Thursday, September 1, 2016

Puffball for Lunch

 Yesterday (08/31) I walked over to the henhouse to get some potting supplies. At the edge of the meadow I saw what I first thought was a spaghetti squash, still young and white. But who would have stolen one of my squash and carried it to the meadow and left it there uneaten? I walked over to better see what it was.



What I found was a Giant Puffball (Calvatia gigantea) right on its annual schedule. They appear in Ohio, especially in late August and early September. I measured it to be 8" in its longest direction (it was a little lop-sided). For information on this mushroom, click here.


 This morning (09/01) I picked it and brought it into the kitchen so that Mom and I could fry it for lunch. It was still quite fresh ... clean, firm, white underneath except for a small area which we removed. I'm holding it against me for a size comparison. It could have been a human skull.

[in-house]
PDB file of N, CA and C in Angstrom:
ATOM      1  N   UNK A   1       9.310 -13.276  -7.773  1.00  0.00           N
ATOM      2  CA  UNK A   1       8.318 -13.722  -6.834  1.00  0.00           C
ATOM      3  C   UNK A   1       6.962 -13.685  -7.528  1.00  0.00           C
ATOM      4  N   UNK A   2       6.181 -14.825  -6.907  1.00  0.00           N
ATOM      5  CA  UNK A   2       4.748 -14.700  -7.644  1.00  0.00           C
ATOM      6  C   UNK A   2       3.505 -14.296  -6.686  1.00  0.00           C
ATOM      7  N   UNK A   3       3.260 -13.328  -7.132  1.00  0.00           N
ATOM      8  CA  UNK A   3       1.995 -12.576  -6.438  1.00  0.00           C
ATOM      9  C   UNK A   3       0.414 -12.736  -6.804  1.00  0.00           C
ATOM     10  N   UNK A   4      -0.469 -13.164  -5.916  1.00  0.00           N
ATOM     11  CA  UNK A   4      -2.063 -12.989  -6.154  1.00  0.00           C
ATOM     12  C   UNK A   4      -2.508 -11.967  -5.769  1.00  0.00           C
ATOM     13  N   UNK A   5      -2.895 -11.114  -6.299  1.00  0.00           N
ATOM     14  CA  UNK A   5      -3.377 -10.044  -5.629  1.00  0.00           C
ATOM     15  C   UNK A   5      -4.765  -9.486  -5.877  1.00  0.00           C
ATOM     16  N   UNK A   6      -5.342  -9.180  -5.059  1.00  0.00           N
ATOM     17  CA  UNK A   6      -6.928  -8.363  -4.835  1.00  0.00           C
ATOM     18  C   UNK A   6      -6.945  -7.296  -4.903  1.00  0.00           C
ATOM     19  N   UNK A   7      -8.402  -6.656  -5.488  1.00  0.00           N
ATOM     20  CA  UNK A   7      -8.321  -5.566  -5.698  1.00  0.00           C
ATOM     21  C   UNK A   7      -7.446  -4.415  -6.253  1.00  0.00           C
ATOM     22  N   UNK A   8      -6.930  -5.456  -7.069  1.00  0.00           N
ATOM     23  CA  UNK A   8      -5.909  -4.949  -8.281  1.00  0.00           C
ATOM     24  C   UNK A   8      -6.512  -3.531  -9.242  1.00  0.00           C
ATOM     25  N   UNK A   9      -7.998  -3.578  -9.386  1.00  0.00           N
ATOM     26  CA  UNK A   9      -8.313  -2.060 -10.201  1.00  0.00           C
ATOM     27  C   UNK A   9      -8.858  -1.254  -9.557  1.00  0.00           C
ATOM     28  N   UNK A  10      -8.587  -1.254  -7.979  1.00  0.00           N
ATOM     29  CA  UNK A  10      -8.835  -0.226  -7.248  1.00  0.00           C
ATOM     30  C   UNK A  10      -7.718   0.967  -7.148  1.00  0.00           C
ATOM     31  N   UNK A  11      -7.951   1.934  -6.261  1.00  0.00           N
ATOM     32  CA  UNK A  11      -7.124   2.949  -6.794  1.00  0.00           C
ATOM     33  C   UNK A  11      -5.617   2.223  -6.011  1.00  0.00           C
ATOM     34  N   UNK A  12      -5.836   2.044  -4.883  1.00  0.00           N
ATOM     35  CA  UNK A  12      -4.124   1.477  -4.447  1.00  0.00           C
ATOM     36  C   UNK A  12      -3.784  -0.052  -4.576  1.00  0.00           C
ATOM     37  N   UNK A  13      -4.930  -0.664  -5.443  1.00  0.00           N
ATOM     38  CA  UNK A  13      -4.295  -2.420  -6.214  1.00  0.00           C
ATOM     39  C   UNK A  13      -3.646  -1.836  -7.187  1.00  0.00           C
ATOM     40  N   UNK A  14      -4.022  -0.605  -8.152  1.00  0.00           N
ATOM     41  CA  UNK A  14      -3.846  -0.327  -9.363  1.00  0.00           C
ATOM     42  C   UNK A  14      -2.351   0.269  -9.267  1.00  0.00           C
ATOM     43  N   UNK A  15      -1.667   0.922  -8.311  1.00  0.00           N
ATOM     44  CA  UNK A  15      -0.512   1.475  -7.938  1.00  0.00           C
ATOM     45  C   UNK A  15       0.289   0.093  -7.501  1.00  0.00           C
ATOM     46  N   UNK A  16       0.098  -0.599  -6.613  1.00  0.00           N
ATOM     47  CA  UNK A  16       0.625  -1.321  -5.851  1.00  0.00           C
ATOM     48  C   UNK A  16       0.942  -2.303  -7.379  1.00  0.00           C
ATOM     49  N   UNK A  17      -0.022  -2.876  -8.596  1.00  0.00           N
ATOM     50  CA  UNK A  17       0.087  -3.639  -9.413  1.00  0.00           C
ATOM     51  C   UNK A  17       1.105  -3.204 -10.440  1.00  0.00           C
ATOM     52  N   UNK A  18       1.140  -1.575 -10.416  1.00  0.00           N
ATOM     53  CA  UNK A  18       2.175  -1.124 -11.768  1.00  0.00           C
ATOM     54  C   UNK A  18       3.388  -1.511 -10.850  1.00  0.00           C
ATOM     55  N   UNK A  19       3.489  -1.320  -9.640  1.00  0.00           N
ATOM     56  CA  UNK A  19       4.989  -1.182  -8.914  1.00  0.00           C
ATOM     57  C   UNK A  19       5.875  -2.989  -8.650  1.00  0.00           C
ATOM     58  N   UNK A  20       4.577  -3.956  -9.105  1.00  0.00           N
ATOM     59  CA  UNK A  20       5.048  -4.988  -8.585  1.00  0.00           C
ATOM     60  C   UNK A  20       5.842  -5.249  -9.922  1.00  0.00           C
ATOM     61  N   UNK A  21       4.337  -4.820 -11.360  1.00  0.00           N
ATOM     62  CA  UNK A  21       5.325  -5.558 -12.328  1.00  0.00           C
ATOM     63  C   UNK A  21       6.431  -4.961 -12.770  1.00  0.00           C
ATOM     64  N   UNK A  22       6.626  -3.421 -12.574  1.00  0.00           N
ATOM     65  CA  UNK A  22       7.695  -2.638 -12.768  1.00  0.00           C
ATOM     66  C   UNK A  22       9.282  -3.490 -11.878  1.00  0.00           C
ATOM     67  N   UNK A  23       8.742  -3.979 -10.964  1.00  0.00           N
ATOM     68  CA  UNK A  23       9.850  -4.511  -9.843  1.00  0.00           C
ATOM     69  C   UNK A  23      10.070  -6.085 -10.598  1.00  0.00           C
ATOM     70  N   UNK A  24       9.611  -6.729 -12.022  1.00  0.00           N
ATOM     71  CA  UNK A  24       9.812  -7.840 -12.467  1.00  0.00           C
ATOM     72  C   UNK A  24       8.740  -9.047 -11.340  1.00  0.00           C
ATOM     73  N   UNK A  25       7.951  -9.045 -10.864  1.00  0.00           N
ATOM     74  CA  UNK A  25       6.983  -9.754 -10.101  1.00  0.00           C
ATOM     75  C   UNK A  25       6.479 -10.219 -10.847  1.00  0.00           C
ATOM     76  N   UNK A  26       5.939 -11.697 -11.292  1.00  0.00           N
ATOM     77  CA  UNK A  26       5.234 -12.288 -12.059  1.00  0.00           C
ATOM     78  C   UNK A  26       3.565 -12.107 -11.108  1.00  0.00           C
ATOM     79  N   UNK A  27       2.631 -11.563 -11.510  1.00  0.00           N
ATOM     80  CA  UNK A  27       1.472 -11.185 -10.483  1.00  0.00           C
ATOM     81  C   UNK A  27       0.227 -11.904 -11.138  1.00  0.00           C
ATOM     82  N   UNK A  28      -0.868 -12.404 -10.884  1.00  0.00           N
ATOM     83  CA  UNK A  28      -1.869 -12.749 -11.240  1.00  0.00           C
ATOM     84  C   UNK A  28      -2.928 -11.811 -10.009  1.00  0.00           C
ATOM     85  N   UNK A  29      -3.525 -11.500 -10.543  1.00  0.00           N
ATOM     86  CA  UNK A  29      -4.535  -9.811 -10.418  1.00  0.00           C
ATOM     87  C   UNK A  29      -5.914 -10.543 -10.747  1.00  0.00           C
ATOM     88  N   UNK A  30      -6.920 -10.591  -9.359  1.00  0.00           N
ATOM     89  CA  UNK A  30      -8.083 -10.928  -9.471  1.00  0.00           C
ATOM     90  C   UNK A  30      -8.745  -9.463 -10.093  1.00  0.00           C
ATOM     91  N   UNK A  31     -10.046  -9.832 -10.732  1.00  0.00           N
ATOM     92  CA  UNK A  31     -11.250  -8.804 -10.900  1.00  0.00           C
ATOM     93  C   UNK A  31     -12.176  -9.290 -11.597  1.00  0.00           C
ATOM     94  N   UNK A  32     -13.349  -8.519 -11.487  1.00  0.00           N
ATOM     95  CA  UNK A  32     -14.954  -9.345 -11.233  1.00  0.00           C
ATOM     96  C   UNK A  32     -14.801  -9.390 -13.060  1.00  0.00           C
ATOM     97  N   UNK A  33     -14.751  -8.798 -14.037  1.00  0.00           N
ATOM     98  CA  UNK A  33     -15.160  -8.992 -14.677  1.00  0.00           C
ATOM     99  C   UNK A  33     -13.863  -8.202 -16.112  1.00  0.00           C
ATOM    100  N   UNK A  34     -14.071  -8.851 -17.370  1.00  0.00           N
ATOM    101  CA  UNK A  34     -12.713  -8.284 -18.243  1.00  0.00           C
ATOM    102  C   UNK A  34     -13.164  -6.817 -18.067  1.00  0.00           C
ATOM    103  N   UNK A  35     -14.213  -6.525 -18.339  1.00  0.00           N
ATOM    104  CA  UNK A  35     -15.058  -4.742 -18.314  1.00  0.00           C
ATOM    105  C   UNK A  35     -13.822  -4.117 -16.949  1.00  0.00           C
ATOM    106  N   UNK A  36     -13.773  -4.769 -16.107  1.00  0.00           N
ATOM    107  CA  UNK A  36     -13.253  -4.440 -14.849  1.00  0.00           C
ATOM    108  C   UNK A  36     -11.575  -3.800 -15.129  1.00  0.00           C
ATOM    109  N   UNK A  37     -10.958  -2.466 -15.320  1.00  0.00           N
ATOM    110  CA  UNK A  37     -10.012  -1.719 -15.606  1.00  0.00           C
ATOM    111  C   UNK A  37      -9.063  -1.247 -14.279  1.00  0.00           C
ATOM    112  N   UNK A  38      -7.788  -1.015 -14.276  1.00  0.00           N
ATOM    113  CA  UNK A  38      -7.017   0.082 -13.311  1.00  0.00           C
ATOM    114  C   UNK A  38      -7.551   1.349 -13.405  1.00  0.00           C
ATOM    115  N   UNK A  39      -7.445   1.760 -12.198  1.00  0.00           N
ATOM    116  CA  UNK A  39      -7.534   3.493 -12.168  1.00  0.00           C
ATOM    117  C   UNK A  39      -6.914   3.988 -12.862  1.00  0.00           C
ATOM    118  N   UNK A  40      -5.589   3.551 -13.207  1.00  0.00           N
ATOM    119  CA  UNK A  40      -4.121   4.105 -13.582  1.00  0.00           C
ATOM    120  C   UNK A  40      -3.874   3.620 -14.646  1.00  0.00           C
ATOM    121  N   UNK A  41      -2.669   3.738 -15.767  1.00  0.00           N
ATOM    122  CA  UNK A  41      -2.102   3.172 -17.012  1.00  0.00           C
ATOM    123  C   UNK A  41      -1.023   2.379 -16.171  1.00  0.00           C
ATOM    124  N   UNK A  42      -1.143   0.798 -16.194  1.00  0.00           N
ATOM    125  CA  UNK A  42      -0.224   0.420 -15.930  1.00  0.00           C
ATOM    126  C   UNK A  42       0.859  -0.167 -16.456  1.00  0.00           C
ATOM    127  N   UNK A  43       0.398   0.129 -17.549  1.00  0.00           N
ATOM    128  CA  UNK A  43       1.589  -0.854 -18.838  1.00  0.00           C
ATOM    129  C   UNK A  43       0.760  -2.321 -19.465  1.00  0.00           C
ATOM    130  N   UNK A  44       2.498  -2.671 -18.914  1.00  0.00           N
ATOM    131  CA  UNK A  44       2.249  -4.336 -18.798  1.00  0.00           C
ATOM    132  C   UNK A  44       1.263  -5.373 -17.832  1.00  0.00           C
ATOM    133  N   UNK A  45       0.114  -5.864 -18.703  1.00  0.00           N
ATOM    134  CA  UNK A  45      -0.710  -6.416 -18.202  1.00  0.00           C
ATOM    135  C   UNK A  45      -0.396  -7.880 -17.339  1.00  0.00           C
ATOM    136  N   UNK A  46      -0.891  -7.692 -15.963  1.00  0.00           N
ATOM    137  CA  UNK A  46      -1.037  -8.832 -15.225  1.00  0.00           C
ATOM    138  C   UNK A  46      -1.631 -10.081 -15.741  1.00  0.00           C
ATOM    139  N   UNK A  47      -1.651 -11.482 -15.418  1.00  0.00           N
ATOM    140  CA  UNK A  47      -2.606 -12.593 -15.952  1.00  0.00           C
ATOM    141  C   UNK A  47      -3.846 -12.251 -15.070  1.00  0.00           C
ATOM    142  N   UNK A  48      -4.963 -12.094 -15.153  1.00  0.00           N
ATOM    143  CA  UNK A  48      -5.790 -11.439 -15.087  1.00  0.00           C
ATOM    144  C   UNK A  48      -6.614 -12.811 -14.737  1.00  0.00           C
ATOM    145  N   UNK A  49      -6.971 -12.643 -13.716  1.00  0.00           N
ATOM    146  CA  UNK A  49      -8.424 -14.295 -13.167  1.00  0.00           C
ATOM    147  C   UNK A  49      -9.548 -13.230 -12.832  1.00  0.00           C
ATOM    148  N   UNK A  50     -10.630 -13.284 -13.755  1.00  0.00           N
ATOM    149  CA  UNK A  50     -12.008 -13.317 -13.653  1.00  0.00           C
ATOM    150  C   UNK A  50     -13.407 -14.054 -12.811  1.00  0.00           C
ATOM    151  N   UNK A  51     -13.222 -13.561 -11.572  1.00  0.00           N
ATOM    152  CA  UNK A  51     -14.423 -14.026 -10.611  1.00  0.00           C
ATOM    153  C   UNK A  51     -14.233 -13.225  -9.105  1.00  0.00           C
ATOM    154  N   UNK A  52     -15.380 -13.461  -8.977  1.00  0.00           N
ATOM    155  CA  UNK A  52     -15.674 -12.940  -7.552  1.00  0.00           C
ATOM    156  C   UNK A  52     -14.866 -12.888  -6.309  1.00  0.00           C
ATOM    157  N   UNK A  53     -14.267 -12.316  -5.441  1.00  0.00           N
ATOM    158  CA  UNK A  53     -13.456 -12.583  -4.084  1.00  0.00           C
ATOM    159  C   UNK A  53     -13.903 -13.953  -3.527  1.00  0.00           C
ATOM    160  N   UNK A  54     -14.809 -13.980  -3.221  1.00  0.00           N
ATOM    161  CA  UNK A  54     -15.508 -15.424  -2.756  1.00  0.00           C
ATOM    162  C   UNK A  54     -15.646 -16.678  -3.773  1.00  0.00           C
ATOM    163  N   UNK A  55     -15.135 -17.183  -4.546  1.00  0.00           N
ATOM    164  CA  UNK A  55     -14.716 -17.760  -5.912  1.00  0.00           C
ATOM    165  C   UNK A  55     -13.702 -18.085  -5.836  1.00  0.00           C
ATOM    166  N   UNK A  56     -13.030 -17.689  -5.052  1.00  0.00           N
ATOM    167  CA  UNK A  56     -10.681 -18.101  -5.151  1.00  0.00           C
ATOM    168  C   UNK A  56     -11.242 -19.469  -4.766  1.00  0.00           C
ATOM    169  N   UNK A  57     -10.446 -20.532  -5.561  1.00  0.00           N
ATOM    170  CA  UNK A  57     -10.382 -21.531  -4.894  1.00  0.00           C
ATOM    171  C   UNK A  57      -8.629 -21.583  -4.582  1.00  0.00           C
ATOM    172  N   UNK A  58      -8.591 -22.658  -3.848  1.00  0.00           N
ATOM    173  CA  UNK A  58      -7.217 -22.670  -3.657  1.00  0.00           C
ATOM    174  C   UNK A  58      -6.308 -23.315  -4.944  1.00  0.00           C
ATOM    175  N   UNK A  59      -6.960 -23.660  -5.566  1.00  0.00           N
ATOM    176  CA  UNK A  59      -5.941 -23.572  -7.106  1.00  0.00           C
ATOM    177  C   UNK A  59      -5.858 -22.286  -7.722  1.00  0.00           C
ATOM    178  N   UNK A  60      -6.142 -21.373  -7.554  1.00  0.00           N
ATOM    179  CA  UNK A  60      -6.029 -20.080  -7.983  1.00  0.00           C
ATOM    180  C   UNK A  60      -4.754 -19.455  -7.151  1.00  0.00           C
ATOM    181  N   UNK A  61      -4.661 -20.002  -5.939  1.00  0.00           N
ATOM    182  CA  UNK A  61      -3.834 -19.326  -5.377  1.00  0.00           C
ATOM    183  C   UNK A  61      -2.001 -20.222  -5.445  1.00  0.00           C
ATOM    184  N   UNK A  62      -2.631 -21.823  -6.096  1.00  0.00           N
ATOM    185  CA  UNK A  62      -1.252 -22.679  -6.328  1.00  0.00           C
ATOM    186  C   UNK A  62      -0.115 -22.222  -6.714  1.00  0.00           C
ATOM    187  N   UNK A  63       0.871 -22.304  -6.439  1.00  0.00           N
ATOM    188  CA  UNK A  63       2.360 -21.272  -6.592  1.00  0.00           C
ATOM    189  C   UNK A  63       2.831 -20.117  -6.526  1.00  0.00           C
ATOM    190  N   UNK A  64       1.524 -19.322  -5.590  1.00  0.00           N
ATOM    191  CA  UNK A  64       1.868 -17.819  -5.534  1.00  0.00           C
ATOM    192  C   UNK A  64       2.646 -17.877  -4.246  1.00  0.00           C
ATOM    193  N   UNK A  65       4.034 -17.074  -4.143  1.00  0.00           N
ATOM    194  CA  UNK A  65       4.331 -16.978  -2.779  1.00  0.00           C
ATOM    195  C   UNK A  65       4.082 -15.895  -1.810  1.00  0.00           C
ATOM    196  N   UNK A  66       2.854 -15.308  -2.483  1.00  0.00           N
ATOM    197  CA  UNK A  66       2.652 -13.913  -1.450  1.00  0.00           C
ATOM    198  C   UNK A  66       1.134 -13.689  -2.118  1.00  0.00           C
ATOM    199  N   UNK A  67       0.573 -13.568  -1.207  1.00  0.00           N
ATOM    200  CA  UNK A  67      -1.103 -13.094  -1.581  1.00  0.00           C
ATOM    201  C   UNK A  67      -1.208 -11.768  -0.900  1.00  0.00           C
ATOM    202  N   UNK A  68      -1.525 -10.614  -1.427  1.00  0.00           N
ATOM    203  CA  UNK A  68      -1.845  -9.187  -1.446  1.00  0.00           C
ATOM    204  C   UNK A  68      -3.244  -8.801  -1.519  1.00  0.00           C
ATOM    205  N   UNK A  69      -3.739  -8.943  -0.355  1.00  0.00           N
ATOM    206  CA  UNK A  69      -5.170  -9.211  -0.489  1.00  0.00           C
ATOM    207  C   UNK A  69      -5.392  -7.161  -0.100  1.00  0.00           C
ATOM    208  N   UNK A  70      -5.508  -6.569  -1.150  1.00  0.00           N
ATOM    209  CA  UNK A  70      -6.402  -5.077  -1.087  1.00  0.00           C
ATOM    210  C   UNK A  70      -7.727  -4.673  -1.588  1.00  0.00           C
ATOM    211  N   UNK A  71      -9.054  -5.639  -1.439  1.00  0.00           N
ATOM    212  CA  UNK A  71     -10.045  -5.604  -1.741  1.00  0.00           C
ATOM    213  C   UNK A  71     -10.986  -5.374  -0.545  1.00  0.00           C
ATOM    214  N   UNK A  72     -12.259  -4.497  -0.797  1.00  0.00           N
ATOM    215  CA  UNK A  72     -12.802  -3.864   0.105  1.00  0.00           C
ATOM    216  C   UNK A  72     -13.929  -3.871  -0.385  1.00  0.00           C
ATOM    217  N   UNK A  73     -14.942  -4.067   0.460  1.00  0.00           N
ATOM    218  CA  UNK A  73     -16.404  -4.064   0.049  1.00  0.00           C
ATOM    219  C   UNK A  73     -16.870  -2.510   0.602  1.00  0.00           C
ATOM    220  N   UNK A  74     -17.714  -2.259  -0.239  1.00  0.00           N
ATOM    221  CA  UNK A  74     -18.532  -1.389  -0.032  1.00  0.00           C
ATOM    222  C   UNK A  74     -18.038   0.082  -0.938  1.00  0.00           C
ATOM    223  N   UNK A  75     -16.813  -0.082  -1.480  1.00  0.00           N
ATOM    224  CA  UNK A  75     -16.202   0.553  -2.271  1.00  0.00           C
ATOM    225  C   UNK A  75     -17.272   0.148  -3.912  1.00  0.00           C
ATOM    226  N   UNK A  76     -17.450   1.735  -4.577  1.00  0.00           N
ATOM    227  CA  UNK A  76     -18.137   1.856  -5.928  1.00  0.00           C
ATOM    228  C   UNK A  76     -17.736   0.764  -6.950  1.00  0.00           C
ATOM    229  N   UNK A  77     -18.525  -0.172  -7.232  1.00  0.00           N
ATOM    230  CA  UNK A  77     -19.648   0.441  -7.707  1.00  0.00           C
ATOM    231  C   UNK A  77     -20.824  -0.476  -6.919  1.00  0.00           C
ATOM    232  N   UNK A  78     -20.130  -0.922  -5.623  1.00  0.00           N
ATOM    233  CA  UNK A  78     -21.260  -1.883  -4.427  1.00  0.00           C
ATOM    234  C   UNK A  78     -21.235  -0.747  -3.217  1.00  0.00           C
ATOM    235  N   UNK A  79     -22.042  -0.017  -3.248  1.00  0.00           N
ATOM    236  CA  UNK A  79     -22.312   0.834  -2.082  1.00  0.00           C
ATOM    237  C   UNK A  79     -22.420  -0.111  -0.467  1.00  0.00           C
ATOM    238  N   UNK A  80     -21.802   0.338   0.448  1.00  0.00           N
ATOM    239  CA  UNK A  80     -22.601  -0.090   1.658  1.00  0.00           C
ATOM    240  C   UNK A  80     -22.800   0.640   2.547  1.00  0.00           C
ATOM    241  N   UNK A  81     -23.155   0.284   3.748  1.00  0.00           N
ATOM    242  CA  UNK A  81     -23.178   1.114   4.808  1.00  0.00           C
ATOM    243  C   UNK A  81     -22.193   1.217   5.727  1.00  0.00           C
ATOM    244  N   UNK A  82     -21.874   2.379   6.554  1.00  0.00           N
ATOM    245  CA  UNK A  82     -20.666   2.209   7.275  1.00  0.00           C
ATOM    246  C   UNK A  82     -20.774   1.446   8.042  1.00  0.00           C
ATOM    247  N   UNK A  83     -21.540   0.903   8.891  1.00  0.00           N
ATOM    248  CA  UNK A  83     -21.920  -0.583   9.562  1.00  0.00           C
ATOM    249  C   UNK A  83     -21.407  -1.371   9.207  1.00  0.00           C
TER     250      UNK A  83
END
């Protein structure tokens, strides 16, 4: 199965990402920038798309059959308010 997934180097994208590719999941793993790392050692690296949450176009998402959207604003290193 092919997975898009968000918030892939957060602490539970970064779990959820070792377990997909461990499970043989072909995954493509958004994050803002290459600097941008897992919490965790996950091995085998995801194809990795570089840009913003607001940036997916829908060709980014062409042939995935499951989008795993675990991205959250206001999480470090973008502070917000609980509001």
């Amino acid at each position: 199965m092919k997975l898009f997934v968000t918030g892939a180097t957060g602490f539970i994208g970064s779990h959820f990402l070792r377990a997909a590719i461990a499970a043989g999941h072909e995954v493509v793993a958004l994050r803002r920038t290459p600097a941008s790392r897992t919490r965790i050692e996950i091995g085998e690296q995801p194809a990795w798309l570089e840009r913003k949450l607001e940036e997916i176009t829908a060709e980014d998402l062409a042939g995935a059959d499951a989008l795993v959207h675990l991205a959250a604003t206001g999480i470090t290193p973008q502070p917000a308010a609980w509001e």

The white undersides were firm and solid, just as they should be. It feels something like cutting sponge rubber, though much more tender.


 We first cut it into large, thick slices, something along the lines of slicing a loaf of fresh bread.


 Mom cleans up as she goes. You don't make a mess when Miss Mary is around.


 She fried the puffball in butter and added just salt and pepper to taste. We did not remove the "skin" but made sure everything was well-washed before use.


 Here's a single slice of the delicacy. It reminds me somewhat of a scrambled egg in both taste and texture. The butter gives it a golden color. Breading would have been a nice addition but Mom didn't want to bother with an egg wash. The smell of the puffball, both before and during frying, exhibits a true woodland scent.

 I sat down to a couple of slices before lunch. Mom ate quite a few slices as she fried them.

 We haven't had puffballs in years. They're really quite a delicious find and another of nature's free gifts. You have only to standby, watch and wait.








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